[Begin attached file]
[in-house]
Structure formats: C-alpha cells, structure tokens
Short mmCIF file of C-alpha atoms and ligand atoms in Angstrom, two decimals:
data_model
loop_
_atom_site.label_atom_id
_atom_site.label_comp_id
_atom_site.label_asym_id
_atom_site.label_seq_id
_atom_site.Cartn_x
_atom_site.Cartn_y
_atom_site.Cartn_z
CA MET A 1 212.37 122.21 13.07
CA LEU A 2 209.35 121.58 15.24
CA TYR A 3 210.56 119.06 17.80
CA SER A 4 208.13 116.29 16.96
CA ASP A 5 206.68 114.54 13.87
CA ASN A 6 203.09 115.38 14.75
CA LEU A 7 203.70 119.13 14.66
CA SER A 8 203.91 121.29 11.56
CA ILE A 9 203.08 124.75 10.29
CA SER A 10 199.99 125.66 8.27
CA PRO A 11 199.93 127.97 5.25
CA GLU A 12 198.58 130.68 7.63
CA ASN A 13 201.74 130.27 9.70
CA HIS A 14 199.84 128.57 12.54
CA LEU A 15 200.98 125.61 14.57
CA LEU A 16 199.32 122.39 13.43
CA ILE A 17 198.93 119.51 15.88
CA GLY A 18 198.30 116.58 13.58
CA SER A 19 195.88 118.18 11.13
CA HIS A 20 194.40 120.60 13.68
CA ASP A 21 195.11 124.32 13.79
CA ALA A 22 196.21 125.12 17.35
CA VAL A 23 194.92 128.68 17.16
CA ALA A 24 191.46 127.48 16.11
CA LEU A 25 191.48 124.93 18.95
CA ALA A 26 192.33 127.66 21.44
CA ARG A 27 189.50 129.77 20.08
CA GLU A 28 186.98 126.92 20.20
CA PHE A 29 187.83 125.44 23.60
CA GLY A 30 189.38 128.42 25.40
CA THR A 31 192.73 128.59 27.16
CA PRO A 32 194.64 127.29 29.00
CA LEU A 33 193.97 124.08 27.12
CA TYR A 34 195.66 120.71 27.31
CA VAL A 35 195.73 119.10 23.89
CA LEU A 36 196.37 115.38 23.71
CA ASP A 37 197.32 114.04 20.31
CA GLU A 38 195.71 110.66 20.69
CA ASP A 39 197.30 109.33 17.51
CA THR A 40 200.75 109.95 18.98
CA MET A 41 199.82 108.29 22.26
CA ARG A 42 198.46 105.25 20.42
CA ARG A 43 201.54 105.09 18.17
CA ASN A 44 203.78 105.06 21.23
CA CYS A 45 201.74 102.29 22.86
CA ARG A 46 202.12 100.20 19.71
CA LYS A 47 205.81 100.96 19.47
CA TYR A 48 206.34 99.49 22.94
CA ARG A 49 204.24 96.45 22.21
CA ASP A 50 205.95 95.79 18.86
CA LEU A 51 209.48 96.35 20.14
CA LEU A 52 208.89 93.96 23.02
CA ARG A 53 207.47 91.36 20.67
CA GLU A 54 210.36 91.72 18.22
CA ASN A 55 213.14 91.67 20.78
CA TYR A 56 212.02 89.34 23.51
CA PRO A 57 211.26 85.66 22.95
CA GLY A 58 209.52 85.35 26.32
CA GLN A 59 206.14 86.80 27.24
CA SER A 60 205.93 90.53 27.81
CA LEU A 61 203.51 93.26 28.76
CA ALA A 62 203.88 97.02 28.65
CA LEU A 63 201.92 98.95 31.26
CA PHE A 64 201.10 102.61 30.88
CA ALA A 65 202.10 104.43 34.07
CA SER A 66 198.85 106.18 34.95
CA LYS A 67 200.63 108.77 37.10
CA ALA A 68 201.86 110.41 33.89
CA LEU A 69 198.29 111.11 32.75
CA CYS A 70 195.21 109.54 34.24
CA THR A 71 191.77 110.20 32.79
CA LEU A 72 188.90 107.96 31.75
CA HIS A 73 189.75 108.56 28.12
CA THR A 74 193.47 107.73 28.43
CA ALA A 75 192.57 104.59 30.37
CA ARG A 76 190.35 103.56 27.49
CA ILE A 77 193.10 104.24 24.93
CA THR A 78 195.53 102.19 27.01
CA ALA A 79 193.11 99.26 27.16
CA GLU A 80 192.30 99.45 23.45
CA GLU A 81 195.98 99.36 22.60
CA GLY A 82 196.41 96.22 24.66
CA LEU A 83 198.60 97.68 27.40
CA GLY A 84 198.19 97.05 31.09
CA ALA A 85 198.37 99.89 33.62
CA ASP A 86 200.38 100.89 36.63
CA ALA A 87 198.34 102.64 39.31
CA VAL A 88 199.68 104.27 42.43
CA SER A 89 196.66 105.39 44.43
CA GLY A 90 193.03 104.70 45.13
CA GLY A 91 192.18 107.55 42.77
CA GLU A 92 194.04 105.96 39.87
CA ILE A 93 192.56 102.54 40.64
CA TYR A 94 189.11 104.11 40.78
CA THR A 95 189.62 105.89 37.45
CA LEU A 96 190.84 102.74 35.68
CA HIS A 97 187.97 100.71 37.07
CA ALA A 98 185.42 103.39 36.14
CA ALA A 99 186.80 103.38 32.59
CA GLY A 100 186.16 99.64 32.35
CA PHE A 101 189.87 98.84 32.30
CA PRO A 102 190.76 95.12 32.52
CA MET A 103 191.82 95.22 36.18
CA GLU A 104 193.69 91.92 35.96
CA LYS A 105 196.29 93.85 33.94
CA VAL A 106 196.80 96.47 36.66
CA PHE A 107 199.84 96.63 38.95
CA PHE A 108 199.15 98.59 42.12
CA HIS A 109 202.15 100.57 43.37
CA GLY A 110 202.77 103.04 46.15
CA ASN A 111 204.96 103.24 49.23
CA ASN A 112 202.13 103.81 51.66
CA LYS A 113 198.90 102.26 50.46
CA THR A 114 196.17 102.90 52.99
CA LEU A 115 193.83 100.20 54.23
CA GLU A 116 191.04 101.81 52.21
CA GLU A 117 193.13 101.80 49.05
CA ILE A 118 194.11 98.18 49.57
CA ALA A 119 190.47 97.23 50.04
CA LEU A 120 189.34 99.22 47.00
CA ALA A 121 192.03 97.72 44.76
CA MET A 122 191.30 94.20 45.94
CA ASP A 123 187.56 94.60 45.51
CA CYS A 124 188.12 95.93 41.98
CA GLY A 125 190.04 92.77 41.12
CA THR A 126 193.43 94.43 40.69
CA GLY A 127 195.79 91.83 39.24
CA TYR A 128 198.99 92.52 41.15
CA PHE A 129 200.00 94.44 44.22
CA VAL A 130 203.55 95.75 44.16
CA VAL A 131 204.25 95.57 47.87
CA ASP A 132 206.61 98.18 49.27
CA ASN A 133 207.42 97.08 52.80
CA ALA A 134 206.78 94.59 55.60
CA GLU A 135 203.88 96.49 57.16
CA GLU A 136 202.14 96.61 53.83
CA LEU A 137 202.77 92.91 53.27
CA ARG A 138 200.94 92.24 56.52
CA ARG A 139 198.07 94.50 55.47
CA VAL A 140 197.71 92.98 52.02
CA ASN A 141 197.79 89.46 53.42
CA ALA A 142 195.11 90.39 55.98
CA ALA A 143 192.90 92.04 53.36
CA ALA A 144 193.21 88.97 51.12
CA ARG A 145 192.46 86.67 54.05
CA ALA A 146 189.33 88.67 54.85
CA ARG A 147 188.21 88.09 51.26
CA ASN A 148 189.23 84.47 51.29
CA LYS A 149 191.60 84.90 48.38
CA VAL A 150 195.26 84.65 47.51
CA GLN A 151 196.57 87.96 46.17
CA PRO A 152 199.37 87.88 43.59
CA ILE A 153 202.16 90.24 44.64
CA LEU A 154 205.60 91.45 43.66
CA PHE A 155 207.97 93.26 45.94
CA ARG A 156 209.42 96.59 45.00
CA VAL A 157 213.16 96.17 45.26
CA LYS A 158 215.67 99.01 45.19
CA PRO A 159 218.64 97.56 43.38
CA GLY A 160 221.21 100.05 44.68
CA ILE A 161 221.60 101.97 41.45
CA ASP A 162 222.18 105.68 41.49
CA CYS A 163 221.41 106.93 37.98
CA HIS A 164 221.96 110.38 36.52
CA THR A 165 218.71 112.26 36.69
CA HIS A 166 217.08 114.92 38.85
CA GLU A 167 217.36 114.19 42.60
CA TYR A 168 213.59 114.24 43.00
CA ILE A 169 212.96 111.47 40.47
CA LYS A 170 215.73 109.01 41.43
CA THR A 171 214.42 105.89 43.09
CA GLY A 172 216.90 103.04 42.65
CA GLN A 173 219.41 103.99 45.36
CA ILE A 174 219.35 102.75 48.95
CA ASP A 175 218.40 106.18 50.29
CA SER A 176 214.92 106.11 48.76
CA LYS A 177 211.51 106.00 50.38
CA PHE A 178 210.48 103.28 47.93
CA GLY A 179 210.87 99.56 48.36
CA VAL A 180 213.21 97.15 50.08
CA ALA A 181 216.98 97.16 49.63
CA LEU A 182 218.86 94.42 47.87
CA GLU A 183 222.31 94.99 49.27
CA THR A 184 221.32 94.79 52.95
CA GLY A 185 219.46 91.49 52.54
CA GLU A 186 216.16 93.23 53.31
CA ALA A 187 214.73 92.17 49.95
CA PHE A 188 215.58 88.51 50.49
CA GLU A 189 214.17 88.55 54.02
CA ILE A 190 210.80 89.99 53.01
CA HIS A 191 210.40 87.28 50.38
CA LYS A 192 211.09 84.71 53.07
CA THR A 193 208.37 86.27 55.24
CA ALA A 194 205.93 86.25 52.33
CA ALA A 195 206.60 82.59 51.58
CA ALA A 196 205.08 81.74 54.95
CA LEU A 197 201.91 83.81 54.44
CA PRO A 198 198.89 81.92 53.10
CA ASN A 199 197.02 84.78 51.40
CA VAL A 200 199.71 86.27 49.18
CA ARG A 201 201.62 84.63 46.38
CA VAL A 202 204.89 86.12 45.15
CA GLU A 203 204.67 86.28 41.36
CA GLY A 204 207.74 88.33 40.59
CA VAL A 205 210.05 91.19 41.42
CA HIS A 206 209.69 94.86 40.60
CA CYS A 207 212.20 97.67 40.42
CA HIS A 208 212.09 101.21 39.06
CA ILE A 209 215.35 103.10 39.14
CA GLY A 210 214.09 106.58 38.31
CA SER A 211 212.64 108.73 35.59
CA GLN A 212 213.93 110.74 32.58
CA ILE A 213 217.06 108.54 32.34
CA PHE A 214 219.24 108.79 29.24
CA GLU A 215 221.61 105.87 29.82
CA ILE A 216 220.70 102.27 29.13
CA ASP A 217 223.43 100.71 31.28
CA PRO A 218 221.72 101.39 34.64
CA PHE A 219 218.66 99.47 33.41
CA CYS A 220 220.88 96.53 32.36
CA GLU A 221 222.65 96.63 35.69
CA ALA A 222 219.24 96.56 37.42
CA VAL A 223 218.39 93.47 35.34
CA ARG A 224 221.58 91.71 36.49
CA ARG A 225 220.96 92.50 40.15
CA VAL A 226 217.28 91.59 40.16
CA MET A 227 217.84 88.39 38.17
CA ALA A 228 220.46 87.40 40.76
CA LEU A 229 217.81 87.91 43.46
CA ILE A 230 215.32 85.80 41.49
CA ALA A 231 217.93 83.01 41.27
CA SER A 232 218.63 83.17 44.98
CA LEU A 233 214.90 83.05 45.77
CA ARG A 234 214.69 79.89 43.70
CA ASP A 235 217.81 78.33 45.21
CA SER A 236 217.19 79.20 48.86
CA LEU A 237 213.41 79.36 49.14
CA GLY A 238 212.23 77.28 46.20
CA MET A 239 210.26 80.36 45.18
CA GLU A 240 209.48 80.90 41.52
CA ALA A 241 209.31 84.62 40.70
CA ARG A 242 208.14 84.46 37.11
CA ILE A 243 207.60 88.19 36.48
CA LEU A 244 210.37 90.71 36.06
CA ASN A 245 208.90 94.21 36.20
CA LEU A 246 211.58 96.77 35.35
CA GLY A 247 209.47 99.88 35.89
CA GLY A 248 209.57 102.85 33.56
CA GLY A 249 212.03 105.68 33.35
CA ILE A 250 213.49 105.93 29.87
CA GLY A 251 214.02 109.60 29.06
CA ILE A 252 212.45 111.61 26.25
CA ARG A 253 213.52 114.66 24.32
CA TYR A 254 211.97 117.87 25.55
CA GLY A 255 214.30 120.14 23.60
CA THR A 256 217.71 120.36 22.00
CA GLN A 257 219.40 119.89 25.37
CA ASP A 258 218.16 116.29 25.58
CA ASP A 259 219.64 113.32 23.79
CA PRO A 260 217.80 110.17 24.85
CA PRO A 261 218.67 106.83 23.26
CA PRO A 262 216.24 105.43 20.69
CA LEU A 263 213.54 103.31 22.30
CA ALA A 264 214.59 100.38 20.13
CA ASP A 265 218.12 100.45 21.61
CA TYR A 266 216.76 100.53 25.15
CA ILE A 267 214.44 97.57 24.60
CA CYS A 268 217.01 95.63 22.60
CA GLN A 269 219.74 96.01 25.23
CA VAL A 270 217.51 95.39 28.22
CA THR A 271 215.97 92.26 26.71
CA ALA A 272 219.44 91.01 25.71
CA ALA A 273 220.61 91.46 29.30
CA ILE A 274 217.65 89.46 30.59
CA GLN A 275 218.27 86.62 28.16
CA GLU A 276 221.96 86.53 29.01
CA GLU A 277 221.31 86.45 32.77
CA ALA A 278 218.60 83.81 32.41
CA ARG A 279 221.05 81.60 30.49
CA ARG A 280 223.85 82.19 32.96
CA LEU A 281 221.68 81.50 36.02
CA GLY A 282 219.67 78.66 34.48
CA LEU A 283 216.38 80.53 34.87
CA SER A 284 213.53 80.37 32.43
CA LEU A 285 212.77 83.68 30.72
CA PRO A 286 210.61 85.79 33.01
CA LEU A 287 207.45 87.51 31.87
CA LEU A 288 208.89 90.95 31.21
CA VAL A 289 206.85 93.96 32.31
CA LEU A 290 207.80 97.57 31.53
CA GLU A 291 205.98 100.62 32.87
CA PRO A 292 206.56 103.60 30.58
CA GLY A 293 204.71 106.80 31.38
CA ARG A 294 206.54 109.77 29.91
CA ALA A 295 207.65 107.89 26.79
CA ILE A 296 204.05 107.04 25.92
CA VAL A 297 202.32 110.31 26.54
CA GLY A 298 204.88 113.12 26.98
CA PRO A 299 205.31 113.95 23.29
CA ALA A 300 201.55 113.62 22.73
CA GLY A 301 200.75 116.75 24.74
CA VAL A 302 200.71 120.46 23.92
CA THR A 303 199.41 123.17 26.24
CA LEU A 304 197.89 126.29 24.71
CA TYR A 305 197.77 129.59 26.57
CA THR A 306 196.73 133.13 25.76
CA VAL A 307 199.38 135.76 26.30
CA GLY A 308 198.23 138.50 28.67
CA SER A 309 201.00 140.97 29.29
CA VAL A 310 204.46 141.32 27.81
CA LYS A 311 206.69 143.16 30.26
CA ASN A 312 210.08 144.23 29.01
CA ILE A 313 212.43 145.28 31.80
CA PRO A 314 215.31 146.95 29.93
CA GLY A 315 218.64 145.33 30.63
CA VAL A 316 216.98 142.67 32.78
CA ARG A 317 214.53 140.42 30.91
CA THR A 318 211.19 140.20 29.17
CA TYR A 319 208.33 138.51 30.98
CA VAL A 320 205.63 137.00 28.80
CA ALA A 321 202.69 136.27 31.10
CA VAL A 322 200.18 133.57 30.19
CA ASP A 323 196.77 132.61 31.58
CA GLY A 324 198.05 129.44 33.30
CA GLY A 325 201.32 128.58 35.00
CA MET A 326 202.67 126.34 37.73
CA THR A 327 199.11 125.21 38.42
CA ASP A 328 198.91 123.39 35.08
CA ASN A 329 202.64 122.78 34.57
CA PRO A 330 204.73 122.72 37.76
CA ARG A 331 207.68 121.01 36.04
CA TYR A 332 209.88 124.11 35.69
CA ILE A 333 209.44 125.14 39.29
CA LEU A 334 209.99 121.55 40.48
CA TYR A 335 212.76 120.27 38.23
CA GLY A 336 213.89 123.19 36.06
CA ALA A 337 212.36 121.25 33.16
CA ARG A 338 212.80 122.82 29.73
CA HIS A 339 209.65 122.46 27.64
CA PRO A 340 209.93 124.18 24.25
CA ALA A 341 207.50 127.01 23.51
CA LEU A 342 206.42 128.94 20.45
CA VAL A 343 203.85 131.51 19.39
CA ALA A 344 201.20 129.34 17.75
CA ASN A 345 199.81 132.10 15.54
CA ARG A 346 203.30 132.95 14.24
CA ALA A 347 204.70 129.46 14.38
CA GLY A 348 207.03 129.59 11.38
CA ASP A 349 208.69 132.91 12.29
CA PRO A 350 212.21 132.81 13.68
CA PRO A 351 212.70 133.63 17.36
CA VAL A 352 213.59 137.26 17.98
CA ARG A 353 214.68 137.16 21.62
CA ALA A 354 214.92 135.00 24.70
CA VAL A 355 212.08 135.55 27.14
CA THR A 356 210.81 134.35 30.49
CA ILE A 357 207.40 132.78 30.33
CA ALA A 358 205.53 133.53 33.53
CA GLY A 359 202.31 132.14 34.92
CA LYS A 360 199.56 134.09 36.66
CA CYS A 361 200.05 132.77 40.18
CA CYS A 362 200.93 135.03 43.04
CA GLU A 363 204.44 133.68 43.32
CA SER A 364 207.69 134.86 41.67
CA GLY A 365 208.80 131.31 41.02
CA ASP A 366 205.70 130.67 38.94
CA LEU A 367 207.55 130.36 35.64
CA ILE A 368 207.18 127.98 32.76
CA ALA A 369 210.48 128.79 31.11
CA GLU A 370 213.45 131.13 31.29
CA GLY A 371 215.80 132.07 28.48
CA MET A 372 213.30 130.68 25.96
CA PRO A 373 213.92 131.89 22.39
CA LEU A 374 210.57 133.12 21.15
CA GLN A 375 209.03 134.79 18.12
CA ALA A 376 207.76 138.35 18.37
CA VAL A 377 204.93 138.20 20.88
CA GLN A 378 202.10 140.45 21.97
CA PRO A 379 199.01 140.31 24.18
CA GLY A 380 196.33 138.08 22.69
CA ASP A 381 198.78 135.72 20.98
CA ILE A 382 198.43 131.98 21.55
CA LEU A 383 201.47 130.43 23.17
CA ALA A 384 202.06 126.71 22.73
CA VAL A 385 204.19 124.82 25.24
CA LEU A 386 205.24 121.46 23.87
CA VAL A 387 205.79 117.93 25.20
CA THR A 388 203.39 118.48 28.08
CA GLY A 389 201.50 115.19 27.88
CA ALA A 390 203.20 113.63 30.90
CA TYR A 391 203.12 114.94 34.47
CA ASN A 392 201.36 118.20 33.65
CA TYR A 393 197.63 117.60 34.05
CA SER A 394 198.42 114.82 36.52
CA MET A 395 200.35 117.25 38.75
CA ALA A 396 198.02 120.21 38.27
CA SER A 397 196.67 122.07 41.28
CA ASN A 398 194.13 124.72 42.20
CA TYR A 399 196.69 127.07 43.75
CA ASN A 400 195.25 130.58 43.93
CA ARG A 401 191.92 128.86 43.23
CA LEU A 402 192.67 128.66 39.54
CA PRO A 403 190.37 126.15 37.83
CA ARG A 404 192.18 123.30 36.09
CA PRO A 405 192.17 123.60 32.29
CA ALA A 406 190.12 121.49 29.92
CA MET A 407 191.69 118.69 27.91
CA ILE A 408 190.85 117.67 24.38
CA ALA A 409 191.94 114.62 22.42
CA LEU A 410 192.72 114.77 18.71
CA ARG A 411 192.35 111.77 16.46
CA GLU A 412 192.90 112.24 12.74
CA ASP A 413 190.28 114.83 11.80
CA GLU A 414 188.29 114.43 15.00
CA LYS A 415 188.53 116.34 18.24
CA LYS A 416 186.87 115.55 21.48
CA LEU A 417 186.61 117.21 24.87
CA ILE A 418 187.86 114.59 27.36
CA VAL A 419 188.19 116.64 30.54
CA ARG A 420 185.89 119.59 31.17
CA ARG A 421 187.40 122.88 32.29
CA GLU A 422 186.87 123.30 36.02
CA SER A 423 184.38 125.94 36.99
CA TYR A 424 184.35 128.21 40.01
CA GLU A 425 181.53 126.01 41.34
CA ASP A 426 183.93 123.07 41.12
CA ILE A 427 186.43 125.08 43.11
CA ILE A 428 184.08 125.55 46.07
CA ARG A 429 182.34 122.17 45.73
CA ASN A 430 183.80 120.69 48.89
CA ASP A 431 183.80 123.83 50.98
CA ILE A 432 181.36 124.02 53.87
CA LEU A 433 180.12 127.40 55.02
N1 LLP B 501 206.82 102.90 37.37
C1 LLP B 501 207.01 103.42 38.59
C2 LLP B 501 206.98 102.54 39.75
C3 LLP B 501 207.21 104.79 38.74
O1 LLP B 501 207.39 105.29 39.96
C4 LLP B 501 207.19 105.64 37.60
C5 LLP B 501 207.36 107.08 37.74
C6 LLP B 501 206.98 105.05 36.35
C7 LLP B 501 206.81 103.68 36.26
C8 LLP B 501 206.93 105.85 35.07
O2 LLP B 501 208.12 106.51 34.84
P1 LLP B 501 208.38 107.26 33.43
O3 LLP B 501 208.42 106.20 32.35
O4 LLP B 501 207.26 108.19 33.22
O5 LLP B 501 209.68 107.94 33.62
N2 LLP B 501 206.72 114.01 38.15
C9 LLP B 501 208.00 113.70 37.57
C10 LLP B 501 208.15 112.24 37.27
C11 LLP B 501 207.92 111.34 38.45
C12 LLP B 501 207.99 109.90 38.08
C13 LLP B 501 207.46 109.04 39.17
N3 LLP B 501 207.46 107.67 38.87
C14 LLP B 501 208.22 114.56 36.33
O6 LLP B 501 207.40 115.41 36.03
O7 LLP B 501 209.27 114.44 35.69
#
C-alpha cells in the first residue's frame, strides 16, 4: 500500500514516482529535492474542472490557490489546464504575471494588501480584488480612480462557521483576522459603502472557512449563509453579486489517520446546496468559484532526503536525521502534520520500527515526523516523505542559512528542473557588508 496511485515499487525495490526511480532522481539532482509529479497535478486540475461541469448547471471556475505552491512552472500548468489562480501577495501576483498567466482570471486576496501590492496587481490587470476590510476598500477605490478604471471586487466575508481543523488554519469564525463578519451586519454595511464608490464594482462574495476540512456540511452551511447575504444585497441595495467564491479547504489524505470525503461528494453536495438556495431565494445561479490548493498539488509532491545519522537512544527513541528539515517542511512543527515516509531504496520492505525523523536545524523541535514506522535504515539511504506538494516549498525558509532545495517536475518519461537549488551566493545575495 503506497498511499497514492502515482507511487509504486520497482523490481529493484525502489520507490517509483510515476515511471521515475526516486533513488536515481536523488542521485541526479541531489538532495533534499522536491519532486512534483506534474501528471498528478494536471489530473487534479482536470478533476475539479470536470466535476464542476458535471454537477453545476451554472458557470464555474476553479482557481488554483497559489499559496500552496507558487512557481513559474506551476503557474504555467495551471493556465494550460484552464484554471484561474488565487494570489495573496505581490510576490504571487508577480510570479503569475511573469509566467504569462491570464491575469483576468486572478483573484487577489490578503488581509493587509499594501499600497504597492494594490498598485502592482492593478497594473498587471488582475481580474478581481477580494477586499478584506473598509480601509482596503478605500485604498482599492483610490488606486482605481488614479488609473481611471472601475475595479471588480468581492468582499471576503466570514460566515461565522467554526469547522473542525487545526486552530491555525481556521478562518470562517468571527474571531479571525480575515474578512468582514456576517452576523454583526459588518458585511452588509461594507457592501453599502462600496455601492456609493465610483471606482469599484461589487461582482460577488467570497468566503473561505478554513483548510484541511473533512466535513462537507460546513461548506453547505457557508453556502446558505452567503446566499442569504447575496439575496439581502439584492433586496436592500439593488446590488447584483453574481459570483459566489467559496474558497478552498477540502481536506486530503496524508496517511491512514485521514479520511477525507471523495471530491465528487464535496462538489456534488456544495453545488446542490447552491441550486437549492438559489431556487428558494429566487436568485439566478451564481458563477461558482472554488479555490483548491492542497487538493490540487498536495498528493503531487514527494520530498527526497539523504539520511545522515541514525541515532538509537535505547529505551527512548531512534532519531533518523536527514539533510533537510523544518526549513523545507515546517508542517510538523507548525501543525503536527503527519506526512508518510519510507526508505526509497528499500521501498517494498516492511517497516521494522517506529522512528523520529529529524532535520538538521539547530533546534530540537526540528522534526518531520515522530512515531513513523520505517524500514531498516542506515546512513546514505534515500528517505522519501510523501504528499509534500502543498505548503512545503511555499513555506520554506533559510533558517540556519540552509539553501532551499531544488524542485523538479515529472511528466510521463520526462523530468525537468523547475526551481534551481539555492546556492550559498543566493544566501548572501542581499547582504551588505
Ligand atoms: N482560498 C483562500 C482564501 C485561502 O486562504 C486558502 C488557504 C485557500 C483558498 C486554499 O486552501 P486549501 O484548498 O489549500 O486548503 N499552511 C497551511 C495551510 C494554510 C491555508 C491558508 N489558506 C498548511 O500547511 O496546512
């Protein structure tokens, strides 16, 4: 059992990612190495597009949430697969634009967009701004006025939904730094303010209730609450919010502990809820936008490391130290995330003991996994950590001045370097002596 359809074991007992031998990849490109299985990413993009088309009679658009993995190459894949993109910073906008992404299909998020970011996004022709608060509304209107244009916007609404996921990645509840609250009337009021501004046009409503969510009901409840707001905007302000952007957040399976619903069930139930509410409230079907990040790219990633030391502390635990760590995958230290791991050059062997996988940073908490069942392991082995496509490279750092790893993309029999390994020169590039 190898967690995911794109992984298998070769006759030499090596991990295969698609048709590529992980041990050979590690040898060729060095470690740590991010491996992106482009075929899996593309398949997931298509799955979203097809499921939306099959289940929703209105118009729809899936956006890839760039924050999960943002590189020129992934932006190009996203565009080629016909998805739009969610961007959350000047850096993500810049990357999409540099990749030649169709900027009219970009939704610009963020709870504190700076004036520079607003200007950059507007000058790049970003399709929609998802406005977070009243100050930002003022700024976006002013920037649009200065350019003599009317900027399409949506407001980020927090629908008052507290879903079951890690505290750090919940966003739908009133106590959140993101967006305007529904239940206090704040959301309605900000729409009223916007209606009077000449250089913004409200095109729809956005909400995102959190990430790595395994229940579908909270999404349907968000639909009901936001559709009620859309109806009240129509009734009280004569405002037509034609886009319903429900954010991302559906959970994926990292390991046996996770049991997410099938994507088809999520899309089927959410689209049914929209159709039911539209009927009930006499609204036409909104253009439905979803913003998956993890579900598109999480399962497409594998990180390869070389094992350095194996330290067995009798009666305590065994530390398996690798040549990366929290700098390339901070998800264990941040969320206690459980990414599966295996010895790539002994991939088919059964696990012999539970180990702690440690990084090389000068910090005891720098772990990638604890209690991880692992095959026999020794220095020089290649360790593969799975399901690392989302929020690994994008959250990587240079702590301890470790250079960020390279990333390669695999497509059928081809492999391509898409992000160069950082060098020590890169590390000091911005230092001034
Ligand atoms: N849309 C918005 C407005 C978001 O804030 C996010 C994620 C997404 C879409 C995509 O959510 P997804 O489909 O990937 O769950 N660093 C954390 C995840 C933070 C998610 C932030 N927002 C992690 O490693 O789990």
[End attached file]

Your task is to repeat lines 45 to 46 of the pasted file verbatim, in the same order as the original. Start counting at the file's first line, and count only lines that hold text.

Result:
CA LEU A 33 193.97 124.08 27.12
CA TYR A 34 195.66 120.71 27.31